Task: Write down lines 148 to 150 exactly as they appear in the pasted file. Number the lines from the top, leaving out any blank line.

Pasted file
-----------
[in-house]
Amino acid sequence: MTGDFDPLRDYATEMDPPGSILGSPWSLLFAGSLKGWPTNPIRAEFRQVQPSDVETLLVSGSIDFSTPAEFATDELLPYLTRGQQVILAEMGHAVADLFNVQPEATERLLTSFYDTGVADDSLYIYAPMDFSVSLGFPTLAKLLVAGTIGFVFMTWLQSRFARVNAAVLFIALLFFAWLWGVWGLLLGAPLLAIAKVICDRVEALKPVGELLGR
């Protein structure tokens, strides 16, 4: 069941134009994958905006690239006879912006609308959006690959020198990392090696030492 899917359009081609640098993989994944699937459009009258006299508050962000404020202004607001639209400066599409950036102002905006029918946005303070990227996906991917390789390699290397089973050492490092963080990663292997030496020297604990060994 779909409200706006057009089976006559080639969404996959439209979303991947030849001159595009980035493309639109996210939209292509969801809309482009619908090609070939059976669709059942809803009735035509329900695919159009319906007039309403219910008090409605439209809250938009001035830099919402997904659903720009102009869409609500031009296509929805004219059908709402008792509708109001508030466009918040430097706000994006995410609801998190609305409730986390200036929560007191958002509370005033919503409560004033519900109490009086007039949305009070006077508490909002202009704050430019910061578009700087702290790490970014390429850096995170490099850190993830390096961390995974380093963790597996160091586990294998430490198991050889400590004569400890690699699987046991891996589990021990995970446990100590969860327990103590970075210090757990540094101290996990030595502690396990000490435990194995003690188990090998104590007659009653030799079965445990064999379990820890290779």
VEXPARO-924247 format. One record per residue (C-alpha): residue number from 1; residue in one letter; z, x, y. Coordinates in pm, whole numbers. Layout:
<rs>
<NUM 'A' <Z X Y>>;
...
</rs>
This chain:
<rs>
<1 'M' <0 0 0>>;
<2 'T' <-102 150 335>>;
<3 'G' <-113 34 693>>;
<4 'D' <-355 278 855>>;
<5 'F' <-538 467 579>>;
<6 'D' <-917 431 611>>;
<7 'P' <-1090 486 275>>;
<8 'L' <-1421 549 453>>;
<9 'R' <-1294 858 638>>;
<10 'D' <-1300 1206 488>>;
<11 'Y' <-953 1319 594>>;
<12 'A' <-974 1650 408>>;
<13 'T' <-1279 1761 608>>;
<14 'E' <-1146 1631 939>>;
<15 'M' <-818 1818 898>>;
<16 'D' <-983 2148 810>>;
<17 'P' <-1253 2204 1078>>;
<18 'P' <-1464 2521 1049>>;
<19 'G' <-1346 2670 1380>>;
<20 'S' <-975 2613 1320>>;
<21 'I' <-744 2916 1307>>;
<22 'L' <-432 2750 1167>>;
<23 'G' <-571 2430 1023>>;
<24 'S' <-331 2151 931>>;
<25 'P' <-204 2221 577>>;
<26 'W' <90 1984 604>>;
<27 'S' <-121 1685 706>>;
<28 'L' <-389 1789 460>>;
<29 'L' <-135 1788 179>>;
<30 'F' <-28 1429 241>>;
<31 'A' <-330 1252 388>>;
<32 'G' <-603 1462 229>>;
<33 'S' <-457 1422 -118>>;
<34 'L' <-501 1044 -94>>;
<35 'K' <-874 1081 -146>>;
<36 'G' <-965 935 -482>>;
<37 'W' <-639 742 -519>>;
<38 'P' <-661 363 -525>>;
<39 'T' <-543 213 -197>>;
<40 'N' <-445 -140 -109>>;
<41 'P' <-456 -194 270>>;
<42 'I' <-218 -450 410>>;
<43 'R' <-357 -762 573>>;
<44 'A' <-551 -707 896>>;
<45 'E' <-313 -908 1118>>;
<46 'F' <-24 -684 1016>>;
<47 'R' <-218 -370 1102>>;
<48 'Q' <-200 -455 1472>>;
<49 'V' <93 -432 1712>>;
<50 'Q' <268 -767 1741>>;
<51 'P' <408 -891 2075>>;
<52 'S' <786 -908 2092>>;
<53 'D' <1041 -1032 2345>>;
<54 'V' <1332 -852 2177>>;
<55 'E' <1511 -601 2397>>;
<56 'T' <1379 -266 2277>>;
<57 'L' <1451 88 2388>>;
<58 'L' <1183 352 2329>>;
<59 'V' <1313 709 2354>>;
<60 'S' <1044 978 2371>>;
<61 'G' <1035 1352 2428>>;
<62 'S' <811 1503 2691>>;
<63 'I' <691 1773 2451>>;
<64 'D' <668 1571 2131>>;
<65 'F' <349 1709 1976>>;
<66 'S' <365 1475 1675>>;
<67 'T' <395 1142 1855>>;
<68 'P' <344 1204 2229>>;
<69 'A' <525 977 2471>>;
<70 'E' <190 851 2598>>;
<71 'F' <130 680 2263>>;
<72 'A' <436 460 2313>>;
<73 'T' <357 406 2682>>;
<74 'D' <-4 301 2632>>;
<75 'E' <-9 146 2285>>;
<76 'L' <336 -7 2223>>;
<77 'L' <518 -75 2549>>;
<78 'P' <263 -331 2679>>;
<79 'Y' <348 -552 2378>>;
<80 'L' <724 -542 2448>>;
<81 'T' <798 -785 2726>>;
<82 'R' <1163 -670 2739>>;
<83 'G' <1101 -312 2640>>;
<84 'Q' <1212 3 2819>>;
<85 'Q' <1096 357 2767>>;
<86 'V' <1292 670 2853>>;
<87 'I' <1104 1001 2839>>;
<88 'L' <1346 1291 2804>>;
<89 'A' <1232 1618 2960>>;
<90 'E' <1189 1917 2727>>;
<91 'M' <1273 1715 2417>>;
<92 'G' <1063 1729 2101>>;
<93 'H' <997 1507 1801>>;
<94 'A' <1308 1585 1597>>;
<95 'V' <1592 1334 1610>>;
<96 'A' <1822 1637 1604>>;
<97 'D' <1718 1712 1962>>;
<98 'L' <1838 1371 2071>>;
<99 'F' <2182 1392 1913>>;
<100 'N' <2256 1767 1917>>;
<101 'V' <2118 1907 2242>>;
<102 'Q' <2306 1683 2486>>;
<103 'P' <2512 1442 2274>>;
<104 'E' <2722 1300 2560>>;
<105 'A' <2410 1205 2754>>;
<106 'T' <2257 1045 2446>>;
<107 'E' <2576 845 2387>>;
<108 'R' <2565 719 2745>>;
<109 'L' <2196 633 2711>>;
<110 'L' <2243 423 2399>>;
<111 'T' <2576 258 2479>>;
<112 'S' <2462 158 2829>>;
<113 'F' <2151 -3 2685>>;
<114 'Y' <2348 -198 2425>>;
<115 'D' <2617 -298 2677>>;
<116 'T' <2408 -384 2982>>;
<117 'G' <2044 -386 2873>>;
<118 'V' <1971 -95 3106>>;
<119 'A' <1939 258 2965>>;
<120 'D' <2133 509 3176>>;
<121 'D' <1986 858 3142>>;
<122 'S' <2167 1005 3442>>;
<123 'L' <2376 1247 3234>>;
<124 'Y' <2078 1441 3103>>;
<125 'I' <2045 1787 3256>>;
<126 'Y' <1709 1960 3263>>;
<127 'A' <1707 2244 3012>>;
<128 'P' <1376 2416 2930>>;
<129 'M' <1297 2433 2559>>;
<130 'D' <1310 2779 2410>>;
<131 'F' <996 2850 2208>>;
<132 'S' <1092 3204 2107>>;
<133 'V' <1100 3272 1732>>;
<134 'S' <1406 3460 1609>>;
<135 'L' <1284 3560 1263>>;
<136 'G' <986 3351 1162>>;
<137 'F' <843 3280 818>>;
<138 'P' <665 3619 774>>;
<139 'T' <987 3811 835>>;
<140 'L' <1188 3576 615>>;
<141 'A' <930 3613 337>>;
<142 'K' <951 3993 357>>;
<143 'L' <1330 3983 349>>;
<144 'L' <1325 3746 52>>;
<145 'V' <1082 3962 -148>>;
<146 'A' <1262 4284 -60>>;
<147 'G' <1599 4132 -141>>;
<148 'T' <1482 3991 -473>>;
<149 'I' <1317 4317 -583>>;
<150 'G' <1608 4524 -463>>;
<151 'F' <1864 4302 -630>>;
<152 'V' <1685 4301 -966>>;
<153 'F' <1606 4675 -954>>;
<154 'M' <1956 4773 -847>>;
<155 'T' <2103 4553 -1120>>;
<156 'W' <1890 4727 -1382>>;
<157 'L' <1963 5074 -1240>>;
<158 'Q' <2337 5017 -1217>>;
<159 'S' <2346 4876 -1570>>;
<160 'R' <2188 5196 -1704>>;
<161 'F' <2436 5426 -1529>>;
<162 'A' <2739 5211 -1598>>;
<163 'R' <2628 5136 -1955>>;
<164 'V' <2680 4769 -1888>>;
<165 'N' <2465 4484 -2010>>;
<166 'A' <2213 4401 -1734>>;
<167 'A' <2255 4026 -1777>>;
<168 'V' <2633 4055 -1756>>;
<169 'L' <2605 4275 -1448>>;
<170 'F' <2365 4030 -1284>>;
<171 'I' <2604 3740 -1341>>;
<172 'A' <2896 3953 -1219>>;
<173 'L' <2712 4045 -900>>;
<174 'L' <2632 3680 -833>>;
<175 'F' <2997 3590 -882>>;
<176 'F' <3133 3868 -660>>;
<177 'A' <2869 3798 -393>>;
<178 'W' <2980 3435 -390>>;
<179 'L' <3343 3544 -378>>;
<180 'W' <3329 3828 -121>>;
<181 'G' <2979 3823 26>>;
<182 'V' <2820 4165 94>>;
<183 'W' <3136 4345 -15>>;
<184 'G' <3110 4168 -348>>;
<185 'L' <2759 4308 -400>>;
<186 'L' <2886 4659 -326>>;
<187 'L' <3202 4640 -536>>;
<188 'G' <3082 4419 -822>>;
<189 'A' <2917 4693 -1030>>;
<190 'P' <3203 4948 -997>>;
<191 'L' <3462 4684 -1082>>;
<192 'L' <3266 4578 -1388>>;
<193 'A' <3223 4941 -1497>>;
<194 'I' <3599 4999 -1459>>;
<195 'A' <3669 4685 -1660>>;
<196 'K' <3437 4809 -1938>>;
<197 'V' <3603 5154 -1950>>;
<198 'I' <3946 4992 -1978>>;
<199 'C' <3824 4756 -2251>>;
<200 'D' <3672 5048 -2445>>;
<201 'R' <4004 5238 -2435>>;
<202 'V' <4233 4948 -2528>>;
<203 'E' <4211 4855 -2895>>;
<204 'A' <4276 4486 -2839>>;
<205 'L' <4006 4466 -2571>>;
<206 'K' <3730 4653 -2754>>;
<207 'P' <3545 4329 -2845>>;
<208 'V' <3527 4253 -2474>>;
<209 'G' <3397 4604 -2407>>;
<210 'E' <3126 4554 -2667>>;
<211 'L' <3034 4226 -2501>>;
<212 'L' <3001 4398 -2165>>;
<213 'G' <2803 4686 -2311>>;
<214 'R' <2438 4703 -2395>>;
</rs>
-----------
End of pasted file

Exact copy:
<138 'P' <665 3619 774>>;
<139 'T' <987 3811 835>>;
<140 'L' <1188 3576 615>>;